Michael Baumgartner
Author: Michael Baumgartner
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Re­turns in the sales pro­cess

This article specifies the returns in the sales process. It will explain why returns are quite interesting in the sales, how you can look for returns and which follow-up analysis can be done.

Ca­te­go­ri­za­tion of Re­turns

Returns can appear due to the following reasons:


  • Wrong goods were delivered.
  • The material was damaged.
  • The delivery quantity was too high.

Normally, the returns process has the following steps:

  • The goods are sent back by the customer.
  • A returns order is created. Normally, the original sales order is taken as reference.
  • A returns delivery document is created.
  • The goods receipt is posted.
  • A credit memo is posted.

Iden­ti­fi­ca­tion of re­turns

Returns are identified by means of the sales document category “H” which is stored in table VBAK. Only processes with a physical returns delivery are considered; credit memos without a delivery are not described.

In the following chapter, a returns order in table VBAK is identified for instance. The corresponding process is described in detail. In transaction SE16, you can filter the field VBTYP (sales document category) to the value “H”:

Figure 1: Filtering to sales document category "H"

In the next screen you get a list of the filtered sales documents.

Figure 2: List of all returns orders

Let’s look at the returns order 0060000018. We go to transaction VA03 and fill in the document number in the selection screen. Then you get the following screen:

Figure 3: Display a returns order

You see in this example that customer 51 sent back 10 bicycle trousers due to bad quality. The net value of the returns order amounts 310 Euro. The user wants to get more information about the whole process now. Possible questions are:

  • How many bicycle trousers were delivered in the concerned sales order?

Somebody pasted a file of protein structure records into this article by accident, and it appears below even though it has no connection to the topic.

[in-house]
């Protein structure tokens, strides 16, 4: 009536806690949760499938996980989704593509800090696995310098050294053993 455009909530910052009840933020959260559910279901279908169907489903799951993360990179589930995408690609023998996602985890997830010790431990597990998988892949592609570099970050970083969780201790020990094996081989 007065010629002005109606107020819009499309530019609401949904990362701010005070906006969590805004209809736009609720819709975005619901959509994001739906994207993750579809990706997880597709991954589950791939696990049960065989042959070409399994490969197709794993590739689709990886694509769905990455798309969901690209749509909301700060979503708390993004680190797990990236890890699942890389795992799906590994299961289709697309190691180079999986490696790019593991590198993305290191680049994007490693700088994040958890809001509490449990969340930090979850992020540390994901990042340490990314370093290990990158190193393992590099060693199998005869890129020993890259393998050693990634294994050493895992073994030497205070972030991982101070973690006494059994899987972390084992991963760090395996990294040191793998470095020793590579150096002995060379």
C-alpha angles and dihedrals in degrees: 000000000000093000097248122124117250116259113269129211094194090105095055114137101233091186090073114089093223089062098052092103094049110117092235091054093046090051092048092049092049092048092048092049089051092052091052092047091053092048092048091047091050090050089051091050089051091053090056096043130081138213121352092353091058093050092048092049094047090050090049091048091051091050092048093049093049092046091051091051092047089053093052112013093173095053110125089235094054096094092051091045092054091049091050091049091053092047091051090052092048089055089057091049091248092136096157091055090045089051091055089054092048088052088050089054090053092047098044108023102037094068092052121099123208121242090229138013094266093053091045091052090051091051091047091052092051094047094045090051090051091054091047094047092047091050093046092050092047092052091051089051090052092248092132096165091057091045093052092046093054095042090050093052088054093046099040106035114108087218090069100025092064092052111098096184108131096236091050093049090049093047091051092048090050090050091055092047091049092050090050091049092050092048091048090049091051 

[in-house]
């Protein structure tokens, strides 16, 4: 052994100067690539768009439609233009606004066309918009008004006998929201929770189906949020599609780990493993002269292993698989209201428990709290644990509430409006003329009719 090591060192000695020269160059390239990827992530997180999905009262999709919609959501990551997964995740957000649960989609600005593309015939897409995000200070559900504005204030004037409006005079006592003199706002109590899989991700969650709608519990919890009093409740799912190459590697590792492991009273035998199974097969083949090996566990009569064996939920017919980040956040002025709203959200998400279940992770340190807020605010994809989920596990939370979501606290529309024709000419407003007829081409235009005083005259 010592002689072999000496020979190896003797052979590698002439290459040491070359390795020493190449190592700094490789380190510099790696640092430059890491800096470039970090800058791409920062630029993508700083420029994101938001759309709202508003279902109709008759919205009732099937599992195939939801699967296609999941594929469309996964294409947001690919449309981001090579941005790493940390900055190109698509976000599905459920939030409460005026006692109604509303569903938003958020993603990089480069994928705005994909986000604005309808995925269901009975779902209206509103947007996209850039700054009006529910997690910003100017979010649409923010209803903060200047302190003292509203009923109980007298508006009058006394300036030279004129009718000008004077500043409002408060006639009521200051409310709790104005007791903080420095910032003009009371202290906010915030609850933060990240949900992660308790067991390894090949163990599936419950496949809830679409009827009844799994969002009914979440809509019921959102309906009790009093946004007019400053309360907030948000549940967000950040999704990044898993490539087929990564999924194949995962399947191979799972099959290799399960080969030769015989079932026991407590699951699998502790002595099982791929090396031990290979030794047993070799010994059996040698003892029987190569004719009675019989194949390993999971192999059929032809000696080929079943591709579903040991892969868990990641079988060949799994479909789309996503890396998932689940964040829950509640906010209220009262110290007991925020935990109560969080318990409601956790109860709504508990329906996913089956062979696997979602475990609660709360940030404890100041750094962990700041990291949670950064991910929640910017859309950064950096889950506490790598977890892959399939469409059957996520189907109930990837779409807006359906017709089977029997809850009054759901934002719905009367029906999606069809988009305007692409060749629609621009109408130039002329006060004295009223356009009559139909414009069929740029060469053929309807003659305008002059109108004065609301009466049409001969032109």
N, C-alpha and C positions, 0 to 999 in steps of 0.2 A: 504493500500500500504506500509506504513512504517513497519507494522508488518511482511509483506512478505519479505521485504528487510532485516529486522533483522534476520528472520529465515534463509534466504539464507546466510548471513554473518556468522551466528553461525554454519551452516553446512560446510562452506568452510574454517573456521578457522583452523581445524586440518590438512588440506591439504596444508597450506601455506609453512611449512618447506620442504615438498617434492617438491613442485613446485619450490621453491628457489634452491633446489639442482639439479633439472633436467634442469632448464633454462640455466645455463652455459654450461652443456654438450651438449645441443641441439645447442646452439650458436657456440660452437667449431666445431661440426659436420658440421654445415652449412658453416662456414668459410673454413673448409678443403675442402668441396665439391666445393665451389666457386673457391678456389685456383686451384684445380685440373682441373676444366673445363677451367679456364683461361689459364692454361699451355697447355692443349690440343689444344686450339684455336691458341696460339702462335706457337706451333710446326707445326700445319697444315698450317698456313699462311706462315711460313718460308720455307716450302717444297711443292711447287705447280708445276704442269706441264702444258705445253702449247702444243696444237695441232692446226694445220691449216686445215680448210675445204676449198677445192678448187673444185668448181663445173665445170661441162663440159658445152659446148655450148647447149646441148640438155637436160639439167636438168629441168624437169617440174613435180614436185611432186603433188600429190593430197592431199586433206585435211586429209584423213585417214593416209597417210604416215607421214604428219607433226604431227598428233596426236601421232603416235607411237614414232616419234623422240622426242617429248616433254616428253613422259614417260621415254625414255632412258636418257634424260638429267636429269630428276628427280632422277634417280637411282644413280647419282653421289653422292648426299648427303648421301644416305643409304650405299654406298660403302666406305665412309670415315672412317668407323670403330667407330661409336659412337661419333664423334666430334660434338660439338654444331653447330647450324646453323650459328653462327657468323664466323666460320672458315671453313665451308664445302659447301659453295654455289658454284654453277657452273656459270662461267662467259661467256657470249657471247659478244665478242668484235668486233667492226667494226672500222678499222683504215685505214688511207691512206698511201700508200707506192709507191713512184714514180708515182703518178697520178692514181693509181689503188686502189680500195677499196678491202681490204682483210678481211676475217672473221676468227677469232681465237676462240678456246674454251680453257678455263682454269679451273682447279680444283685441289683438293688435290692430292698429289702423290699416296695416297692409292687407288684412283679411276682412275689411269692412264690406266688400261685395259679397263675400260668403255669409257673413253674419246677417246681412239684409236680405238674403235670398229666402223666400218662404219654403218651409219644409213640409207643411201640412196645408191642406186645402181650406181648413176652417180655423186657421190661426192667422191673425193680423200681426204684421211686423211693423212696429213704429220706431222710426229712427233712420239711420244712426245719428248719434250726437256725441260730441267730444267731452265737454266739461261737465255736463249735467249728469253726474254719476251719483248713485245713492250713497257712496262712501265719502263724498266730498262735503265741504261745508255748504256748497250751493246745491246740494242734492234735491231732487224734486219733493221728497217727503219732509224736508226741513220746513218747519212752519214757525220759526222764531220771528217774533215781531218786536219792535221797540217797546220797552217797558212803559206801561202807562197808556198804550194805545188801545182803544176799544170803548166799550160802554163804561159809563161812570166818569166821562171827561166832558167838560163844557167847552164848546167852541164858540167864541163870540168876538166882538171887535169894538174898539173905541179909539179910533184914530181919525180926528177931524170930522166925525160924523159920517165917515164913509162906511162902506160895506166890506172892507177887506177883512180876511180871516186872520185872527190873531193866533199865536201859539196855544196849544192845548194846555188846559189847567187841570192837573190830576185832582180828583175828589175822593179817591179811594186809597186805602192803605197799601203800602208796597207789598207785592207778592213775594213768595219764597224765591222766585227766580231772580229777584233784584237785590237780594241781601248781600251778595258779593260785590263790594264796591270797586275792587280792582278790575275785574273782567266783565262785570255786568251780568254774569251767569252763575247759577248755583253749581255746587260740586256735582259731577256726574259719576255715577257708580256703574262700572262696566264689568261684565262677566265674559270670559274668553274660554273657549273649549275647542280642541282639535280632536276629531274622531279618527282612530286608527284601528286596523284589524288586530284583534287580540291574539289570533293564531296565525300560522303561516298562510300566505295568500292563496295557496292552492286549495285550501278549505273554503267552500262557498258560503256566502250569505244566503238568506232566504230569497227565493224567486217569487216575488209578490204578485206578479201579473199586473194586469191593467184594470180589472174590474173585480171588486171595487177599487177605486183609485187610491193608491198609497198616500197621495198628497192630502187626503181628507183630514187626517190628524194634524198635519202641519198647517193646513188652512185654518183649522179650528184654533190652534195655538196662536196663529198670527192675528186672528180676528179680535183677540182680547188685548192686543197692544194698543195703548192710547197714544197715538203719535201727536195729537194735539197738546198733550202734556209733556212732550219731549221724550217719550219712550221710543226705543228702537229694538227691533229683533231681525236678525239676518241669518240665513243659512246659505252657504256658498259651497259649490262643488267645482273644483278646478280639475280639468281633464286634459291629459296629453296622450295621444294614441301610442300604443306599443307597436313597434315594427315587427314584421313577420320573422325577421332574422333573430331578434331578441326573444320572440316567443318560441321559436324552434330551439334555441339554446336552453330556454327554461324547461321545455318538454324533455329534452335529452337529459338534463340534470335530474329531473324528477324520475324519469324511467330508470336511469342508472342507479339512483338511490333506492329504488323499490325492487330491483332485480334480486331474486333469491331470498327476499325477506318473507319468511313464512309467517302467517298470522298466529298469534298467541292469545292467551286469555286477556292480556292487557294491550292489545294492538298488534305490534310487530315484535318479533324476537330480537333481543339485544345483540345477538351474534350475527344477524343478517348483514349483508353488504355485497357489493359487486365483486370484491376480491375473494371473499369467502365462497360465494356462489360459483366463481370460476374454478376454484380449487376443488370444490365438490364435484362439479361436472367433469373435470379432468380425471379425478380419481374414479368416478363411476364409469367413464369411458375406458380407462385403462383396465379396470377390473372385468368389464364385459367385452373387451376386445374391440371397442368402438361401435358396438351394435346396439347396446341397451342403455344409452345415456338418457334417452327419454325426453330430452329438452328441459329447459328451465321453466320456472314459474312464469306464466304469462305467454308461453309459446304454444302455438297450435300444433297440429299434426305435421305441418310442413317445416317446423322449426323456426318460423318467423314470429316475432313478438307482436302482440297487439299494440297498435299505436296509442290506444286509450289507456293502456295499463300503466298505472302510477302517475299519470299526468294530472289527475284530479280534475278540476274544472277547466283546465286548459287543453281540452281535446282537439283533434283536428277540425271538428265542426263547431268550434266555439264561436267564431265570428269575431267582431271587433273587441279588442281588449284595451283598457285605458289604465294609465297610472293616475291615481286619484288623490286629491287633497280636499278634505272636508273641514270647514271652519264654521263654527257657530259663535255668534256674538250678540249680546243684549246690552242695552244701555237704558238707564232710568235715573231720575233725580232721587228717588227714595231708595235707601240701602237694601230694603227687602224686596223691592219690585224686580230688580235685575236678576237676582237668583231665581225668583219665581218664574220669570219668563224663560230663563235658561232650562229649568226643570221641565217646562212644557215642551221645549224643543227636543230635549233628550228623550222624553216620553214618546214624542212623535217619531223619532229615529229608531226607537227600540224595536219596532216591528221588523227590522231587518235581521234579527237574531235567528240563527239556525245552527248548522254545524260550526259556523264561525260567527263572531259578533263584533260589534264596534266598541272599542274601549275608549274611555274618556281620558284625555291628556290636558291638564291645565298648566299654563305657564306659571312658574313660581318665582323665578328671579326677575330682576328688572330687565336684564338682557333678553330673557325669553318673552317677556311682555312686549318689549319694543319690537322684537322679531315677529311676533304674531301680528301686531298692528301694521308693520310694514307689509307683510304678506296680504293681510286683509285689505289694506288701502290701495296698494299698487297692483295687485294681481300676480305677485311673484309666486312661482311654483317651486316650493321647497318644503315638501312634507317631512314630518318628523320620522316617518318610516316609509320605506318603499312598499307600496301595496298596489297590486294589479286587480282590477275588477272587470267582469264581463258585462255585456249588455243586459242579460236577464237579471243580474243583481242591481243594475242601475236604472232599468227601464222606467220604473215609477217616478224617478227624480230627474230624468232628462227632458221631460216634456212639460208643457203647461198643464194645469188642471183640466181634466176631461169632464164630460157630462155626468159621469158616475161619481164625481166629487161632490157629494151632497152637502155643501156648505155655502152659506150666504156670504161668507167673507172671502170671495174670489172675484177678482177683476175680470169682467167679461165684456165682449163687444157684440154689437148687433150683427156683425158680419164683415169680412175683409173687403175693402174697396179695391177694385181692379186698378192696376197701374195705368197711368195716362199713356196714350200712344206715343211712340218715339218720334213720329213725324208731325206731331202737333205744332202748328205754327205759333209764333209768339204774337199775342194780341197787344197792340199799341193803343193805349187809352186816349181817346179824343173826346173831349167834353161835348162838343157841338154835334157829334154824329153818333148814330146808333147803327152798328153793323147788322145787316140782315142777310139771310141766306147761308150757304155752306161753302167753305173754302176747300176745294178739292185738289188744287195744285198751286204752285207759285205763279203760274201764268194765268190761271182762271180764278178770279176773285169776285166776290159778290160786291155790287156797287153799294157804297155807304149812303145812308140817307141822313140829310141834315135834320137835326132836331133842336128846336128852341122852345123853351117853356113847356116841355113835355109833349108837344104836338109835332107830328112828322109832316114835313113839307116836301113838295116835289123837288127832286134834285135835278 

• Was the sales order billed?
  • Has the customer received a credit memo about the returned goods?


The process flow can be displayed by clicking the Icon “Process Flow” top left:

Figure 4: Process Flow with the returns order as basis

A sales order with the document number 177 was created which includes 100 bicycle trousers with a total amount of 3100 Euro. A returns order with a value of 310 Euro bases on this sales order. However, this process flow does not show the complete process because we do not see if further subsequent documents also base on the sales order. We should include all follow-up processes of the sales order. If we mark the line which includes the sales order and click the button “Show document”, we get the document display:

Figure 5: Display the sales order

If we click the Icon “Display document flow” top left, we get the following process overview:

Figure 6: Process flow with the sales order as basis

We see in this overview that the sales order was already completely delivered and billed before the returns delivery happened. This should correspond to the standard process.

If there are deviations from this process, the reasons can be questioned. Is this the defined process in the company? Is there a process weakness? For instance, the process could begin with a returns order which has no reference to a different document.


Very important are aggregations on customer level, for instance, customers can be identified which have the highest returns rate compared to the order volume. This can be done very fast by totaling the net value per sales document category “C” (order) and customer and comparing with the sum per sales document category “H” (returns) and customer.

Another aspect is the accumulation of returns at the beginning of the year. A possible reason could be that the sales representative makes a high turnover at the year end to reach the objectives.


The article has shown that returns can be a critical process in a company which should be analyzed. Thereby, the process flow should be proved to see the reason for the returns. On the other hand, aggregations on customer level have a high priority.

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